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Originally published March 10, 2009 at 12:00 AM | Page modified March 10, 2009 at 8:49 AM

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Federal Home Loan Bank of Seattle short of capital

The Federal Home Loan Bank (FHLB) of Seattle said it didn't meet a regulatory capital requirement at the end of last month because of the declining value of mortgage-backed securities.

Bloomberg News

The Federal Home Loan Bank (FHLB) of Seattle said it didn't meet a regulatory capital requirement at the end of last month because of the declining value of mortgage-backed securities.

The FHLB of Seattle, a government-chartered cooperative, said in a statement Monday that because of the capital deficiency it is disallowed from paying a dividend or repurchasing capital stock.

The Seattle bank in January became the second FHLB, after San Francisco, to warn of a potential capital shortage and take steps to guard reserves. As many as eight of the 12 banks may fall short of capital requirements after writing down holdings of so-called nonagency mortgage securities, Moody's Investors Service predicted.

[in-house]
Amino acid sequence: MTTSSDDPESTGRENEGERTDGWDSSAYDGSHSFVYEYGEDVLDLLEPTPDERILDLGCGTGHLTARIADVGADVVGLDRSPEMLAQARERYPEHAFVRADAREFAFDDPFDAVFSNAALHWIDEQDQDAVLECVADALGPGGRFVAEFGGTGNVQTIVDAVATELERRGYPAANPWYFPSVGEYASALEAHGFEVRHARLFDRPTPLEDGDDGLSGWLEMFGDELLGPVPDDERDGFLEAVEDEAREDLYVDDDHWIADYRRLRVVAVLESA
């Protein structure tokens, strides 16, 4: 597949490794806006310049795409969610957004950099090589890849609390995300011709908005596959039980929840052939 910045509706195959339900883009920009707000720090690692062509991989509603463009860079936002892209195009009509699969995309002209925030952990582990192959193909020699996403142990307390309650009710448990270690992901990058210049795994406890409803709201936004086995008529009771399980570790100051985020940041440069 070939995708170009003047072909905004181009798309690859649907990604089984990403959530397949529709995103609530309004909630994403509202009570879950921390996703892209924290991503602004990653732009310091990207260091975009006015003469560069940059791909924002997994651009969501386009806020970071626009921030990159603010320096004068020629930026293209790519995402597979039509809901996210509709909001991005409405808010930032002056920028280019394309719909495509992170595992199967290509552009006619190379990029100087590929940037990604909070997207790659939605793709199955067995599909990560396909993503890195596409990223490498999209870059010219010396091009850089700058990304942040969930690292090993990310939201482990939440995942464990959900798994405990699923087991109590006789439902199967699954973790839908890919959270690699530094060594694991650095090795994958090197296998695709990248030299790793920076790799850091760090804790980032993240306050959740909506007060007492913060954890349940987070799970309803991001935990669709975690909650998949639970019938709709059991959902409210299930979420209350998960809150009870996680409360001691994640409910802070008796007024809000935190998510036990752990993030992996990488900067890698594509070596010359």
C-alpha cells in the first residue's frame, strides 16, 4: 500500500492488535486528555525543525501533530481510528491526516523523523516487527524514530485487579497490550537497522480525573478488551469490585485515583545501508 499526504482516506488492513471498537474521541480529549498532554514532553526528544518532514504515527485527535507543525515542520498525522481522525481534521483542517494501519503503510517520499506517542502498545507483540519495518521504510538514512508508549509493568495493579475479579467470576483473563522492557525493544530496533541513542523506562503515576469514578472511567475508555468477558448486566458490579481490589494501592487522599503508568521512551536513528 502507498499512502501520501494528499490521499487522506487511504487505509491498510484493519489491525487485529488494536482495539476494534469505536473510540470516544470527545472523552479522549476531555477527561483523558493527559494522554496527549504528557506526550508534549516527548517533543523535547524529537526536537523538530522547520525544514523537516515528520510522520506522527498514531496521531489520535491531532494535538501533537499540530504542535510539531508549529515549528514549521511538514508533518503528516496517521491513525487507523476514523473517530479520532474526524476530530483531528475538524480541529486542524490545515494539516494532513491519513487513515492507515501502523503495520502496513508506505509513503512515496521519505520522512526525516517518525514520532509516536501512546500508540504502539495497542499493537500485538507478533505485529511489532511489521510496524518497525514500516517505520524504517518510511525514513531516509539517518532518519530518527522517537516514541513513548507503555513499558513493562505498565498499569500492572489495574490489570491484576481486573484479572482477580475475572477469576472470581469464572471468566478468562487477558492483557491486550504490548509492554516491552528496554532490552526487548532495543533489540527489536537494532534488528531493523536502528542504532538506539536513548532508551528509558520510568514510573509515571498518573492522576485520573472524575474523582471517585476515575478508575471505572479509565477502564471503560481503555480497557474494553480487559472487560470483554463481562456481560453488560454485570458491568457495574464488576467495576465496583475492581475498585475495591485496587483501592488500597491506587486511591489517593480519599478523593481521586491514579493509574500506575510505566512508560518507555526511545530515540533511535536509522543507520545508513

The federal home-loan banks of Atlanta, Pittsburgh and Indianapolis have delayed or suspended dividend payments, and the Chicago bank said last month that it would report a fourth-quarter charge for the impairment of mortgage securities. The 12 banks lend money to more than 8,000 savings and loans, credit unions and commercial banks at below-market rates, mainly to finance their mortgage holdings.

While the Seattle FHLB was in compliance with its capital-to-assets ratio and leverage ratio in December, the bank said it had a risk-based capital deficiency as of Feb. 28 because of "distressed prices of certain held-to-maturity" mortgage securities.

The bank took a $304.2 million charge for the drop in securities prices, resulting in a fourth-quarter net loss of $241.2 million, compared with a profit of $18.6 million a year earlier. Assets declined to $58.4 billion at the end of 2008 from $64.2 billion a year earlier because of a decrease in advances.

Full-year results will be released in an annual report expected by March 31, the Seattle bank said in the statement.

Copyright © 2009 The Seattle Times Company

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